After eight months in the house, Hudson Valley Congressman Sean Patrick Maloney has accumulated a record that even Republicans acknowledge will be tough to beat next year. But that hasn't stopped Nan Hayworth, the Republican congresswoman Maloney ousted from office last year, from thinking about a rematch in 2014. Washington, D.C. bureau reporter Michael Scotto has the story in part two of his series, "Fight for the House."
NEW YORK STATE -- On a tour of his Hudson Valley district, Sean Patrick Maloney looks like he's been a regular for years.
Over the last eight months, the freshman congressman has tried to craft an image of an independent politician who's not beholden to the Democratic Party. The strategy has resulted in votes that have put him on the same side as Republicans. Case in point: His support earlier this summer for a bill to delay the Affordable Care Act's individual mandate.
"Do you think you'd have the same voting record if you were representing New York City?" our reporter asked.
Maloney replied, "Sure, you have to be who you are, but I also represent a district where you need to listen to everybody."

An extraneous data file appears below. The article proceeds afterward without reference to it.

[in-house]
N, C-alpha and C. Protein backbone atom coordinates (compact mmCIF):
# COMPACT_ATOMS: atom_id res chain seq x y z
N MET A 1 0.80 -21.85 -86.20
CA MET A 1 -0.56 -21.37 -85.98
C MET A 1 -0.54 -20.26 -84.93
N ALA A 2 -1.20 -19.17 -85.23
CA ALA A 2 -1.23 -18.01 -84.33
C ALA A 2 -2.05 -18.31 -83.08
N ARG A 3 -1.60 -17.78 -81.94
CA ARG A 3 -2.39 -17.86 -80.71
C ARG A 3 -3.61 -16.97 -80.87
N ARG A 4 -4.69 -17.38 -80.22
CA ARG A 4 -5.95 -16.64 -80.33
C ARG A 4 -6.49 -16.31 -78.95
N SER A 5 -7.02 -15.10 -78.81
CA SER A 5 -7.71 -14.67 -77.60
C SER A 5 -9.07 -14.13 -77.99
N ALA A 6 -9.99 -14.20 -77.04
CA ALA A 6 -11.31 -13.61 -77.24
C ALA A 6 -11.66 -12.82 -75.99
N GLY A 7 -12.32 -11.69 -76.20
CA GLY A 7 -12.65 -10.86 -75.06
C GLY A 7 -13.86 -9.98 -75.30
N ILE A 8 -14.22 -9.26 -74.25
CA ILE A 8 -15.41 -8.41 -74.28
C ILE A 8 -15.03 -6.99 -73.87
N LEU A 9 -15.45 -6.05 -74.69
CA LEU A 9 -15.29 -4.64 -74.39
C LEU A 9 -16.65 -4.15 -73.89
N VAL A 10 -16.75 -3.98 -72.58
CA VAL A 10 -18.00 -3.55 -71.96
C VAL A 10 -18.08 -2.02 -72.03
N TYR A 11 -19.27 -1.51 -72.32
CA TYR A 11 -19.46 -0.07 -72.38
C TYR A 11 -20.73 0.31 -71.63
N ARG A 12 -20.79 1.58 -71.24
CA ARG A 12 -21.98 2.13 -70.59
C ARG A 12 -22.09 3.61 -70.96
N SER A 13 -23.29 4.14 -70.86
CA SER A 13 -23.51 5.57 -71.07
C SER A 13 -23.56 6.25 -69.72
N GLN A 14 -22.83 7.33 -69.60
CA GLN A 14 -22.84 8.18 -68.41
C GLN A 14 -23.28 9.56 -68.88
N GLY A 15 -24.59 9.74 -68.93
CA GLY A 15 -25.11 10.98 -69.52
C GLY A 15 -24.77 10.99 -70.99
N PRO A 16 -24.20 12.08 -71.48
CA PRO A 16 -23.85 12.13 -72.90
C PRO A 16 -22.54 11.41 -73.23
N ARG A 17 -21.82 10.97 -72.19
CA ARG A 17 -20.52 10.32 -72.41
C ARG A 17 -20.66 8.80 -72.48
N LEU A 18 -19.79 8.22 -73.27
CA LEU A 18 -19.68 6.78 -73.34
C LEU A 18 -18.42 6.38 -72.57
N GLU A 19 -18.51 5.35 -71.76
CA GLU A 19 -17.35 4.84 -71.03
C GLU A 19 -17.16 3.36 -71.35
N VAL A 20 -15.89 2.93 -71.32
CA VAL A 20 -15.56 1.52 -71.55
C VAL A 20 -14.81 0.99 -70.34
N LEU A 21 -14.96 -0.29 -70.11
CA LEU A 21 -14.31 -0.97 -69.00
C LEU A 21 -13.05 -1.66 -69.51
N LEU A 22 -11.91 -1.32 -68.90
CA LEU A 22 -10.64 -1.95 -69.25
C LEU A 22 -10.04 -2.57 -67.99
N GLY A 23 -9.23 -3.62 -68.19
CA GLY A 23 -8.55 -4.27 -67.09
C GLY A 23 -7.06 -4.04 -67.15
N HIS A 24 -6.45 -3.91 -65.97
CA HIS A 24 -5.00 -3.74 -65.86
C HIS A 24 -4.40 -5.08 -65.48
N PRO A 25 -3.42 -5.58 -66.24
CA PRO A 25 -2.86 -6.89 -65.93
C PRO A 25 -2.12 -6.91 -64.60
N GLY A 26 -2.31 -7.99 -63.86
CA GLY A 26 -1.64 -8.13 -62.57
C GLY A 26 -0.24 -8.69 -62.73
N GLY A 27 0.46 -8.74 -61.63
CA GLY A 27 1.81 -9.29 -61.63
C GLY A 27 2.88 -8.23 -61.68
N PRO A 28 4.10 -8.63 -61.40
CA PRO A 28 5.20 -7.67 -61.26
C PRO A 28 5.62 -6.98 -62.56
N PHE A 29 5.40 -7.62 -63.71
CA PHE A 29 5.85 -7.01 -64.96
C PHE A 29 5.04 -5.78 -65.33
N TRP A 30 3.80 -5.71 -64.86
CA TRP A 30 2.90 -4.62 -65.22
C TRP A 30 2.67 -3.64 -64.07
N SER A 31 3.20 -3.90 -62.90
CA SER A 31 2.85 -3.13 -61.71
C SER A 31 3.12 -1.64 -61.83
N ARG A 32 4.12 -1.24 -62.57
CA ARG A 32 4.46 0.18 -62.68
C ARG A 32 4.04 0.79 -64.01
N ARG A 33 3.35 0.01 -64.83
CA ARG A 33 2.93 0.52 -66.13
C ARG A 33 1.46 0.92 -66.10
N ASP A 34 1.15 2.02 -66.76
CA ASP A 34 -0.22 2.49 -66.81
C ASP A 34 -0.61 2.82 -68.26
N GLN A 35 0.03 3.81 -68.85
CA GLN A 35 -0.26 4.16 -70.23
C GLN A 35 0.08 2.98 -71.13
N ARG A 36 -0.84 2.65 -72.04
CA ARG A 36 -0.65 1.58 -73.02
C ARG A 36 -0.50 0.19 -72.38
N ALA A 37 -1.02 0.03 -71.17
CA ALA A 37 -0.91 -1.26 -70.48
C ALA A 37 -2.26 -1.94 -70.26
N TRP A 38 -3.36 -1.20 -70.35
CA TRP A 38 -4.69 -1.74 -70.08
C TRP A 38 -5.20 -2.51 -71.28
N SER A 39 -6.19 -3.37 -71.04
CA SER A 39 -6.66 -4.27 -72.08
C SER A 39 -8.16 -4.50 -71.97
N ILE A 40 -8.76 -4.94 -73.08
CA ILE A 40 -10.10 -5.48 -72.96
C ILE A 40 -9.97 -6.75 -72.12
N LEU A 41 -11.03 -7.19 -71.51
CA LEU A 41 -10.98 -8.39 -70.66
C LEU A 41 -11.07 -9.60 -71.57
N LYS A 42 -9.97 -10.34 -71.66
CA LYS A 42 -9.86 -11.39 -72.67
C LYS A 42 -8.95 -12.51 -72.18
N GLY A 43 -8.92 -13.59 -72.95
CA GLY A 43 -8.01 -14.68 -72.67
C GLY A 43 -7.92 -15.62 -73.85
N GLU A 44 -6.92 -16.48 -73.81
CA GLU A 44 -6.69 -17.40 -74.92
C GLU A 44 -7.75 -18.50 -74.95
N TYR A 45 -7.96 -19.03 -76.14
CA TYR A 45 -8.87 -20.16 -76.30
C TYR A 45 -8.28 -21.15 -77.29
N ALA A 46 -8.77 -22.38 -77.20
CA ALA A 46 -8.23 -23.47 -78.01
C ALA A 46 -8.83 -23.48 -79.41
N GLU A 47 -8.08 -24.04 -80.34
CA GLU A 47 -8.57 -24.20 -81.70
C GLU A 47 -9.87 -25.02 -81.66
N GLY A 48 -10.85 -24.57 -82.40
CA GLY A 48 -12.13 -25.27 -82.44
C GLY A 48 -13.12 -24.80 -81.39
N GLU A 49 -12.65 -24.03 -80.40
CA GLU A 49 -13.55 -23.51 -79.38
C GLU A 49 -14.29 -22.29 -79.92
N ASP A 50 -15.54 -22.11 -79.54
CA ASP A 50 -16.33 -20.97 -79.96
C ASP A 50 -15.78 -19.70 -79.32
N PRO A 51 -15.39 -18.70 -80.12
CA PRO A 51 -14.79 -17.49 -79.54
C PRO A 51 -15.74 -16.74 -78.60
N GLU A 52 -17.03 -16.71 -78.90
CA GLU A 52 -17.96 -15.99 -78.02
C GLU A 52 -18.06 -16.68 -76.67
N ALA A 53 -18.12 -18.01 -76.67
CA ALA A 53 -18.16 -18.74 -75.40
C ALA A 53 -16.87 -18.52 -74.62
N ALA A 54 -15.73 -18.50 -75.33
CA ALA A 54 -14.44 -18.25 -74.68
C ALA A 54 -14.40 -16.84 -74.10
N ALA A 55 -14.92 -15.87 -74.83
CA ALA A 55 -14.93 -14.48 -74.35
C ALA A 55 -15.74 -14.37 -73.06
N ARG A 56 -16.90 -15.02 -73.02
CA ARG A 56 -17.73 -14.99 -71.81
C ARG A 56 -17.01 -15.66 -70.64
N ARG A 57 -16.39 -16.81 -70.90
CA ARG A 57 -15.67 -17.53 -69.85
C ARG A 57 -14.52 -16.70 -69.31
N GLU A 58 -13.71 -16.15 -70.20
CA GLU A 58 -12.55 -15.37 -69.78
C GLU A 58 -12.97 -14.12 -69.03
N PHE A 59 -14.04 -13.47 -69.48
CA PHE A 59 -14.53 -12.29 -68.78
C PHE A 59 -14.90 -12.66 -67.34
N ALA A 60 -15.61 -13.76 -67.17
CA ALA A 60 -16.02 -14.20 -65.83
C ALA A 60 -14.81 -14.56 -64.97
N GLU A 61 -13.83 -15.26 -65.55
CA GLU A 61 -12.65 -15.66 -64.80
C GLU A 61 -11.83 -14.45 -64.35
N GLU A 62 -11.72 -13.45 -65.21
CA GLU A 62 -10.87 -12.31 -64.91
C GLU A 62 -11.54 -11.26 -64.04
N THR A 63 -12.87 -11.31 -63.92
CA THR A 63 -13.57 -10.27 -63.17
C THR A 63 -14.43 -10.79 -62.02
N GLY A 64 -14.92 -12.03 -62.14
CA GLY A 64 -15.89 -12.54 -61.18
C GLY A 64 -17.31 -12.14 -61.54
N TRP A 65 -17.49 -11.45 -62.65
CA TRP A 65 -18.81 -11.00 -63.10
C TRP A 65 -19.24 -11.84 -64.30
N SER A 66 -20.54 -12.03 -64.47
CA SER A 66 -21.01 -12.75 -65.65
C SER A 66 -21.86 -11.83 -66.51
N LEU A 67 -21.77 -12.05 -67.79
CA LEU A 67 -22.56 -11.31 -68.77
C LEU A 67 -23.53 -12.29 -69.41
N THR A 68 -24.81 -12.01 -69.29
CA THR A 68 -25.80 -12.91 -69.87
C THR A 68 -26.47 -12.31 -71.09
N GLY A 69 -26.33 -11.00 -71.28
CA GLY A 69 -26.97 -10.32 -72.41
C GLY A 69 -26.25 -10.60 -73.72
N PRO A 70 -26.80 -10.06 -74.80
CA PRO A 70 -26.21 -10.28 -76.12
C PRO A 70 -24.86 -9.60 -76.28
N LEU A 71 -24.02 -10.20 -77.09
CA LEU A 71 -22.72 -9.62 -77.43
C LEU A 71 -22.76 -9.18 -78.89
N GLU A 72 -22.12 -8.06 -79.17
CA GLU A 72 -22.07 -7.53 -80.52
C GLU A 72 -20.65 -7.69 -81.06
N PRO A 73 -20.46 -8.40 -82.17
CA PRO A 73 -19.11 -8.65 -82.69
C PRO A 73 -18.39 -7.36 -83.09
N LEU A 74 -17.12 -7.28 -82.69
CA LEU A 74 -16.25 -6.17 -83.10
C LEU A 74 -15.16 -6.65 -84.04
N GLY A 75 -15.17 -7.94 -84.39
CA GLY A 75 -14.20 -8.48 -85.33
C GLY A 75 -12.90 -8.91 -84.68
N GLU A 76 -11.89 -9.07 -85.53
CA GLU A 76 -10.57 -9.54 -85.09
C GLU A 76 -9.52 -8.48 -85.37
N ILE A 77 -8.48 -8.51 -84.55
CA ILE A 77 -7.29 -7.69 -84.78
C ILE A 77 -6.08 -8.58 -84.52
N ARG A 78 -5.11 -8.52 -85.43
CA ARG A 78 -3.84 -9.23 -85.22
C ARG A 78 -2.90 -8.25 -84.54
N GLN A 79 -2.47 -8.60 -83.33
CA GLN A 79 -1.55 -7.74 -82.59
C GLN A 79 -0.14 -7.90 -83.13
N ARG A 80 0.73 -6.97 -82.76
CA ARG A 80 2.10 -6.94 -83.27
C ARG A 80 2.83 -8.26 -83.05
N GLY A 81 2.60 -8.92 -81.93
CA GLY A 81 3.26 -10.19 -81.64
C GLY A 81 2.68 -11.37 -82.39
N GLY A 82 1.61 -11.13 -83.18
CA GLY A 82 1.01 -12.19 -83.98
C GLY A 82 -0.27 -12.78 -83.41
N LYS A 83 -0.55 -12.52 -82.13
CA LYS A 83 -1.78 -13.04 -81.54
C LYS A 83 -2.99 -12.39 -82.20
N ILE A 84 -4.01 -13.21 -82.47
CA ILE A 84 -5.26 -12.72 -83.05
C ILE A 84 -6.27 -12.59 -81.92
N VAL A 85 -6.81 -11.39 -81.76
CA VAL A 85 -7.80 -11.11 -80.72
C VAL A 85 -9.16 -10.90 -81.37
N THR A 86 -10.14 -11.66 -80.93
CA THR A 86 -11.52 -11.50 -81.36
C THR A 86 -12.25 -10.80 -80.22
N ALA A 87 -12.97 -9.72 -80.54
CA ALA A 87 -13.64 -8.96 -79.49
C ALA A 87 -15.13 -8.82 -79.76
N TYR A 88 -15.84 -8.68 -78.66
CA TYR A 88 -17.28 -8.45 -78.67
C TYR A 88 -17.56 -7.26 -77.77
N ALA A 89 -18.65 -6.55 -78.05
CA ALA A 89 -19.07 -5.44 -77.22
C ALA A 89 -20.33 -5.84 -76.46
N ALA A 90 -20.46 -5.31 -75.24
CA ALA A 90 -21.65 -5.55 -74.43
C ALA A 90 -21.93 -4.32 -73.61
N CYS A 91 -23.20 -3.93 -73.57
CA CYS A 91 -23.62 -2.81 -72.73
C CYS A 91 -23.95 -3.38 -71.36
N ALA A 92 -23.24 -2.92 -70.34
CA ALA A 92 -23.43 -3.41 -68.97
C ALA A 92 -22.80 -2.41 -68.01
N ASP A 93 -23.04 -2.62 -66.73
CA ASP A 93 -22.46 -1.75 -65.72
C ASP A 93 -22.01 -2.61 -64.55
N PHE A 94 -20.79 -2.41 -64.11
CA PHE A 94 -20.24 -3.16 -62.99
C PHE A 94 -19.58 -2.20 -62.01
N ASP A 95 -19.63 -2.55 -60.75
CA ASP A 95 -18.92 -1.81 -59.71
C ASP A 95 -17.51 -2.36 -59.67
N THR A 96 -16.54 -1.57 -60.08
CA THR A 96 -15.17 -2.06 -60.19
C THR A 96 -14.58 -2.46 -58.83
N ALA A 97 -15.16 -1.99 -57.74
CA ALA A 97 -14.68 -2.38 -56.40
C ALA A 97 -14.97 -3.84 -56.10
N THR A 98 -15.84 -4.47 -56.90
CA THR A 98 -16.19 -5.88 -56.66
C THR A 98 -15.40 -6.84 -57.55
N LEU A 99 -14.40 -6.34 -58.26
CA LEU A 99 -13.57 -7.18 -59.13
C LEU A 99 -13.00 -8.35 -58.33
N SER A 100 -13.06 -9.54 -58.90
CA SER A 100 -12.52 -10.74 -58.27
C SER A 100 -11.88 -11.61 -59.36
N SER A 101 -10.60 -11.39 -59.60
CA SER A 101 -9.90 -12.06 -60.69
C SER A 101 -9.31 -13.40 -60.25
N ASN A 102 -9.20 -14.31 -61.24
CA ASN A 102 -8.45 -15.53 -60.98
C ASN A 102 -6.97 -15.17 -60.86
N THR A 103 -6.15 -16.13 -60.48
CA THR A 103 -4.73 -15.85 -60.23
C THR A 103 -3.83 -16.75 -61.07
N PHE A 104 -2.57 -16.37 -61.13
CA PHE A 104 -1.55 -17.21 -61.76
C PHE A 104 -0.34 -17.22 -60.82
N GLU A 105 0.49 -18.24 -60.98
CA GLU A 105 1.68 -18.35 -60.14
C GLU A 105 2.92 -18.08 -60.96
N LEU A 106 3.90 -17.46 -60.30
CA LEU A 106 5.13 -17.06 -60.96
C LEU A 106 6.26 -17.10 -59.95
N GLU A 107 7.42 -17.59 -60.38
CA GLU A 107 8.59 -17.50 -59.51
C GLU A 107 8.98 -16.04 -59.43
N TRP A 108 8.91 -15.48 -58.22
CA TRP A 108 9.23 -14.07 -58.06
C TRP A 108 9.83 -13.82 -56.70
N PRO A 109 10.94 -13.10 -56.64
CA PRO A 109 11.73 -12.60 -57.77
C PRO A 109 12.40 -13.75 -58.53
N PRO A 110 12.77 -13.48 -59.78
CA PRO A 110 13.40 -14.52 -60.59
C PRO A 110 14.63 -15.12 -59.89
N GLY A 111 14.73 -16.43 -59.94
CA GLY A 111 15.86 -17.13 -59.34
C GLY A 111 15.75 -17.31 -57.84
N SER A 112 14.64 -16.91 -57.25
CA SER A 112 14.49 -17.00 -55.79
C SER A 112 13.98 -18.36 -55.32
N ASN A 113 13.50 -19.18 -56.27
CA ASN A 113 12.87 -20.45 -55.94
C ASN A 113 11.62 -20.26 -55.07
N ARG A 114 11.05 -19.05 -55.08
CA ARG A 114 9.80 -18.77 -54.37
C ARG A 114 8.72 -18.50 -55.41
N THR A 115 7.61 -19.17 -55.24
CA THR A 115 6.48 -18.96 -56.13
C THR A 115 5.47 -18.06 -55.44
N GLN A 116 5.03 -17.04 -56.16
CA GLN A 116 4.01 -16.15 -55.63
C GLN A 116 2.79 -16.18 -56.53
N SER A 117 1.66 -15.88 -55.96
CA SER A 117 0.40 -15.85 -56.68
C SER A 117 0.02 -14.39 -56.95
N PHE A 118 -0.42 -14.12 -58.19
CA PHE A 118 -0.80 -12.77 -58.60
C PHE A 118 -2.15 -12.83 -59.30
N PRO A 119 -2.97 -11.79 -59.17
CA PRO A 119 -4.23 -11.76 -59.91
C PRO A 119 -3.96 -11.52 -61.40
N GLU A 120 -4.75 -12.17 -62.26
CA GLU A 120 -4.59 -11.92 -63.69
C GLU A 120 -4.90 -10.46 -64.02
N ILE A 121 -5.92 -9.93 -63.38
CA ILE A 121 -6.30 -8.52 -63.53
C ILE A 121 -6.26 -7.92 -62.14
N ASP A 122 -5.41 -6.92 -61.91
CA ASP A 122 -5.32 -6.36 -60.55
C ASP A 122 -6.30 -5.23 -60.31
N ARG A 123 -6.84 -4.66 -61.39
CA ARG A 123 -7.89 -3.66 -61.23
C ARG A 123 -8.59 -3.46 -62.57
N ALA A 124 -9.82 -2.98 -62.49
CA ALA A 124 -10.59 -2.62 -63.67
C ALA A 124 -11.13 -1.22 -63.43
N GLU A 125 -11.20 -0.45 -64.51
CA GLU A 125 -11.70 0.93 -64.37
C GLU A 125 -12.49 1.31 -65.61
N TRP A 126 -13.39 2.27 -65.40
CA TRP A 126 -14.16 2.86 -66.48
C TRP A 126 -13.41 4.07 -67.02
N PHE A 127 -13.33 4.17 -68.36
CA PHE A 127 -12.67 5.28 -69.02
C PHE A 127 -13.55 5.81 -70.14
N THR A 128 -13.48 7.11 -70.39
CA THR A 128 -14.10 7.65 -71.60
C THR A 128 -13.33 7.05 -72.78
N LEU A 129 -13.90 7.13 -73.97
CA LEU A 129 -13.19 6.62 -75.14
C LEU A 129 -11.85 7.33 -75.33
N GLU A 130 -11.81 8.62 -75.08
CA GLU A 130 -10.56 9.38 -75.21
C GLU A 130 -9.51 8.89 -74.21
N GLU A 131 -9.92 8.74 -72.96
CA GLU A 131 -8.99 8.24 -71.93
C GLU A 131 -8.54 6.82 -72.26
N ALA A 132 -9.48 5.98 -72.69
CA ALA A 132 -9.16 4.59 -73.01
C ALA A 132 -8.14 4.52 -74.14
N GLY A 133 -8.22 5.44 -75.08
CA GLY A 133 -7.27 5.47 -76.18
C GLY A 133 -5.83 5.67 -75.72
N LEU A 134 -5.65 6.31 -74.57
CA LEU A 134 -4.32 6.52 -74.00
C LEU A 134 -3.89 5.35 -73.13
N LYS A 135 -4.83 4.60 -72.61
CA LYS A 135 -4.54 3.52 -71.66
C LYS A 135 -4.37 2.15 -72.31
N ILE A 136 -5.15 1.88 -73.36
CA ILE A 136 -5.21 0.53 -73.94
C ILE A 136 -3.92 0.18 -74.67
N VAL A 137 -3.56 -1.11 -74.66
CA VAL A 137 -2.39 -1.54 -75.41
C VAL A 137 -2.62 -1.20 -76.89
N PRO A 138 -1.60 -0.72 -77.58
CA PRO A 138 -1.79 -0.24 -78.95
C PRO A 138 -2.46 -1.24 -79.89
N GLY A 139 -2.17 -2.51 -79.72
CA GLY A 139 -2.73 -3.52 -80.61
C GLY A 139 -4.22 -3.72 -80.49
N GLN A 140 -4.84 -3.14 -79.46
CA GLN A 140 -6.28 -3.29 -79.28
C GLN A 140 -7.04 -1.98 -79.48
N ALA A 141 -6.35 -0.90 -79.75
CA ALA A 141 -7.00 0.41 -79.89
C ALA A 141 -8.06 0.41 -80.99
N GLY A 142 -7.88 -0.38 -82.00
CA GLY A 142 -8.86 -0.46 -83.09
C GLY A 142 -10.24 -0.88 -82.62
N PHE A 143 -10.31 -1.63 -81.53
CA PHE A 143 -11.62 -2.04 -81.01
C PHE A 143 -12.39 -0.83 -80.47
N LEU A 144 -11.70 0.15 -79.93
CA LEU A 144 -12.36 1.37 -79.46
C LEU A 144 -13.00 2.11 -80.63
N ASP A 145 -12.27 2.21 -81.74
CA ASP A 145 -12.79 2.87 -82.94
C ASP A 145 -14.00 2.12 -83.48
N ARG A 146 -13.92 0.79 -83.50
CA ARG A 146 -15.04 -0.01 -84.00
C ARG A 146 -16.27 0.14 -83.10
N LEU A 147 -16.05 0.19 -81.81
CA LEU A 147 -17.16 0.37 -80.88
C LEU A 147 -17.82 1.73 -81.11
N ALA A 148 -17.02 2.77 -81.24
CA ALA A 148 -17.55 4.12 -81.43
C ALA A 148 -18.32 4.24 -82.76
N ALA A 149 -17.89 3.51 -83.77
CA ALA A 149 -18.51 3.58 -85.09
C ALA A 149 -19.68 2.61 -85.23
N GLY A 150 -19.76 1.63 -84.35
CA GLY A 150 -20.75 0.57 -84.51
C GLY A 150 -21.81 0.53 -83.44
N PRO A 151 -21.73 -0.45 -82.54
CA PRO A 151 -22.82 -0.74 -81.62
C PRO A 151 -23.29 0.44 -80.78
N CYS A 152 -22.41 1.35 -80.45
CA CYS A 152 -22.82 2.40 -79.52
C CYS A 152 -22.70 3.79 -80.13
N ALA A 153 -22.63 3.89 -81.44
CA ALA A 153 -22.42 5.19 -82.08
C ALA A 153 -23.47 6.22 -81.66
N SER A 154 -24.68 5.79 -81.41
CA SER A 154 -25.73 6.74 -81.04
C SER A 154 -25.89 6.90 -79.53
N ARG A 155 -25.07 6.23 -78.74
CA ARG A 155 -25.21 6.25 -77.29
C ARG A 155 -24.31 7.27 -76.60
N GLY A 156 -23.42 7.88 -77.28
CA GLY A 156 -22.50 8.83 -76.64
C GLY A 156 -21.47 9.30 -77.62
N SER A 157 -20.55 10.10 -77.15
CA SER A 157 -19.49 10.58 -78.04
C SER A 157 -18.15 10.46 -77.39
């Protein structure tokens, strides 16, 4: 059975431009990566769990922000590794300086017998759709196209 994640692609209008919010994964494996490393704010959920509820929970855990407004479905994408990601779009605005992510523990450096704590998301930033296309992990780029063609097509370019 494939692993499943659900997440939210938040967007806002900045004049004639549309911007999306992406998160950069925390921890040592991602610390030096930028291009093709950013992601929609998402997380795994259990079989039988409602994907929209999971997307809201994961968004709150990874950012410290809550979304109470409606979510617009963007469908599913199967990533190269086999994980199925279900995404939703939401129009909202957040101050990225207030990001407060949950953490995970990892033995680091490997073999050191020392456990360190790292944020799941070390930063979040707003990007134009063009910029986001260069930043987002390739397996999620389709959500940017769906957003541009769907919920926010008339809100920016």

It's a smart approach for a Democrat who represents a swing district and who could face an election in 2014 that might look a whole lot like the one he faced in 2012.
Next year, Maloney may face a rematch with Nan Hayworth, who lost her congressional seat to Maloney last year. She has yet to officially declare her candidacy, but she is taking steps toward a potential run. During the second quarter of this year, Hayworth raised more than $300,000.
"I am seriously considering it," Hayworth said.
And now she and Maloney are signaling what a rematch could look like.
"We have a very different set of priorities. As you know, her priority is to give huge tax cuts to multi-millionaires like herself," Maloney said.
"I have the pleasure and the privilege of listening to people here who tell me all the time that they want an effective advocate who really understands and has a heart and a home and a life in the Hudson Valley," Hayworth said.
The problem for Hayworth, however, is that Republicans have grown to like Maloney.
"Performance is the most important and you do first class," said State Senator William Larkin.
And predict he'll be hard to beat.
"I believe he will be tough because he's out there every place," Larkin said.
Trying to show he's getting results.